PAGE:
Synchrotron Serial Snapshot Crystallography of Biological Nanocrystals carried in Microscopic, Ultra-Slow, High Viscosity Free-Streams
Processes and Methods (incl. Screening) : Physical
Nearly all structure determination of biological macromolecules is carried out via crystallographic measurements at synchrotrons. The conventional practice to immobilize the crystals and mitigate radiation damage is to work with cryo-cooled samples. Even at cryogenic temperatures, though, the resistance of biological samples to x-ray damage is limited and a new sample must be mounted, manually or robotically, at regular intervals.
Moreover, given that virtually all biological processes take place at or near room temperature, the ability to measure at ambient temperature would not just be of considerable practical convenience, but also of fundamental scientific relevance, since meaningful time-resolved experiments could then be performed.
Scientists at the Arizona State University and the Max Planck Institute for Medical Research have developed an apparatus and methodology for room temperature biological structure determination, using x-ray diffraction from randomly oriented biological microcrystals carried in a flowing microscopic stream. The use of this slowly flowing stream for crystal delivery resulted in extremely high-throughput delivery of crystals into the X-ray beam.
Moreover, by embedding the crystals in the high-viscosity carrier stream, high-resolution room-temperature studies could be conducted at atmospheric pressure using the unattenuated X-ray beam, thus permitting the analysis of small or weakly scattering crystals. This has been achieved thanks to a high-viscosity extrusion injector, especially developed for that purpose. The method and apparatus have been used to record diffraction images from serial x-ray exposures of 100 ms duration at 10 per second (still images) or 1 per second (rotation images) from micron-sized lysozyme crystals, embedded in a 35 um diameter fluid free stream of lipidic cubic phase, flowing through an x-ray spot of the Swiss Light Source, using less than half a milligram of protein crystals.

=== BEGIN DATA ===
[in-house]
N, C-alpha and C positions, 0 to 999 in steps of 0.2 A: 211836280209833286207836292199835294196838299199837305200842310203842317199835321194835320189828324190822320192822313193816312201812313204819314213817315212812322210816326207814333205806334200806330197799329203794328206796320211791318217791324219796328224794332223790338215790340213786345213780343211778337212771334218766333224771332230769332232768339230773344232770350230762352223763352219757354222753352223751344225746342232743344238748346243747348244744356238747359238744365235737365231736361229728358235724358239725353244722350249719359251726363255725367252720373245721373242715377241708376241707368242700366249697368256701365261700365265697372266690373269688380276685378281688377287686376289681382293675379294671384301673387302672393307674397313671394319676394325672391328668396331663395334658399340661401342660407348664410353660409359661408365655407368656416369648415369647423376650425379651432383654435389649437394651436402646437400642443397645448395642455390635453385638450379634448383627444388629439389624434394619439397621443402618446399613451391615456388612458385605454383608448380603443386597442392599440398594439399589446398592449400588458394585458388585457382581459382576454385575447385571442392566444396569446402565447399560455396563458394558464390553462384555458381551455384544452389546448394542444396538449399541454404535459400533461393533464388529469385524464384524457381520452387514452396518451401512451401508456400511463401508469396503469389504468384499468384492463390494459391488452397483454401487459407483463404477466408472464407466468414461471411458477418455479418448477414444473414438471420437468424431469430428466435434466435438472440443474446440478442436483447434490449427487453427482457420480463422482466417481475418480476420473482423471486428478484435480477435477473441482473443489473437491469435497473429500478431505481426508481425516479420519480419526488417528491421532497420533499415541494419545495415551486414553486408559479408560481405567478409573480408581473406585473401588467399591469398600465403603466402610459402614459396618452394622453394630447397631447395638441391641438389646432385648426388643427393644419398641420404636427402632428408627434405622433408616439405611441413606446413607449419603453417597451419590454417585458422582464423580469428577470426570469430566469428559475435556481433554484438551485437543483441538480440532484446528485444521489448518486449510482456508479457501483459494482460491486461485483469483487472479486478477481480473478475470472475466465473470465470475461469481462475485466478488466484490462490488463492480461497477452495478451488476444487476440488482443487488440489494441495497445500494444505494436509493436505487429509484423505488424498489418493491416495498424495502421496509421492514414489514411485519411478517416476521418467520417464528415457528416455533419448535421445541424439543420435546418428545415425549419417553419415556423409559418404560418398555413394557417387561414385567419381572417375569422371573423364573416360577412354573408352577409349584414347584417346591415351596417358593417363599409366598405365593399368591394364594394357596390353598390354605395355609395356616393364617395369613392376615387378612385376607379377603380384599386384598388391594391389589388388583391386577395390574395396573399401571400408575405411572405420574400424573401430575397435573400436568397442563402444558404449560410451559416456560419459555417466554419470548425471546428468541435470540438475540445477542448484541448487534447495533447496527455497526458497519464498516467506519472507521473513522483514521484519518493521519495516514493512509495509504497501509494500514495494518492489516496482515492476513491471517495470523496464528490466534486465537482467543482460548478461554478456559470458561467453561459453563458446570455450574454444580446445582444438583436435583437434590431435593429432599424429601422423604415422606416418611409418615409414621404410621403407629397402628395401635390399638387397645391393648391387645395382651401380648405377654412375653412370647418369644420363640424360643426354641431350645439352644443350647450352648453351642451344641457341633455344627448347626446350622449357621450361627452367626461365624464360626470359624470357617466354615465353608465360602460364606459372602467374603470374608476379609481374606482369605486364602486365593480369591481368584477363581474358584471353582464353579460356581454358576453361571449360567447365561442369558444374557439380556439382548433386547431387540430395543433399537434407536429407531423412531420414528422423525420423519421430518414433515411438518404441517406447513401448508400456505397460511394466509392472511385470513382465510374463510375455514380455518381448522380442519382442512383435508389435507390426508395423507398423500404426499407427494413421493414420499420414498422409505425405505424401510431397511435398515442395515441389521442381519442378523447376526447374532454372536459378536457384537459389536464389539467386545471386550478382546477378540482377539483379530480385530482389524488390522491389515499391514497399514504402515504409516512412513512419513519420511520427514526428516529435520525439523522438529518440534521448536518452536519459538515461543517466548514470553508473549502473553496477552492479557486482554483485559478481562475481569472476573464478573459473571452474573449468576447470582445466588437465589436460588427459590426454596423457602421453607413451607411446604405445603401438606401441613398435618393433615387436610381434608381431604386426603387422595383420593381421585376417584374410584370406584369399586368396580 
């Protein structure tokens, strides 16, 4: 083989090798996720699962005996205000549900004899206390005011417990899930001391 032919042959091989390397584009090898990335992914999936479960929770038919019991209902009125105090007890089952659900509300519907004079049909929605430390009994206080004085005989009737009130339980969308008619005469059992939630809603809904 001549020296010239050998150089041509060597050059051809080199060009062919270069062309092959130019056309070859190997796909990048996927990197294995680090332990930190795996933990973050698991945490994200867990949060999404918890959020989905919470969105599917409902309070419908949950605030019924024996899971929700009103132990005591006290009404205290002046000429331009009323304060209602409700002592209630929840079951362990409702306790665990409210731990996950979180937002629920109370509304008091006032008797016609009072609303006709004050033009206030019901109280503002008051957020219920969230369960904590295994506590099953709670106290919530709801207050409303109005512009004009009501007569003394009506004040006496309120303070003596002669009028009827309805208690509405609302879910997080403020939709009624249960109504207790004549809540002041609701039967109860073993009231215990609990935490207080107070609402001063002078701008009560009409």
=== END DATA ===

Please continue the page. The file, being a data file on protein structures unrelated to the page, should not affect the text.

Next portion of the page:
In summary, our scientists have developed an apparatus and methodology, which allow high throughput collection of x-ray diffraction data at room temperature. We are now looking for a licensing partner for this technology.
PCT application filed: PCT/EP2015/000208; US application Nr. 15/112,350
Botha S., Nass K., Barends T.R., Kabsch W., Latz B., Dworkowski F., Foucar L., Panepucci E., Wang M., Shoeman R.L., Schlichting I., Doak R.B. (2015): Room-temperature serial crystallography at synchrotron X-ray sources using slowly flowing free-standing high-viscosity microstreams. Acta Crystallogr D Biol Crystallogr. 71(Pt 2):387-97. doi: 10.1107/S1399004714026327.
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Dr. Ingrid Kapser-Fischer
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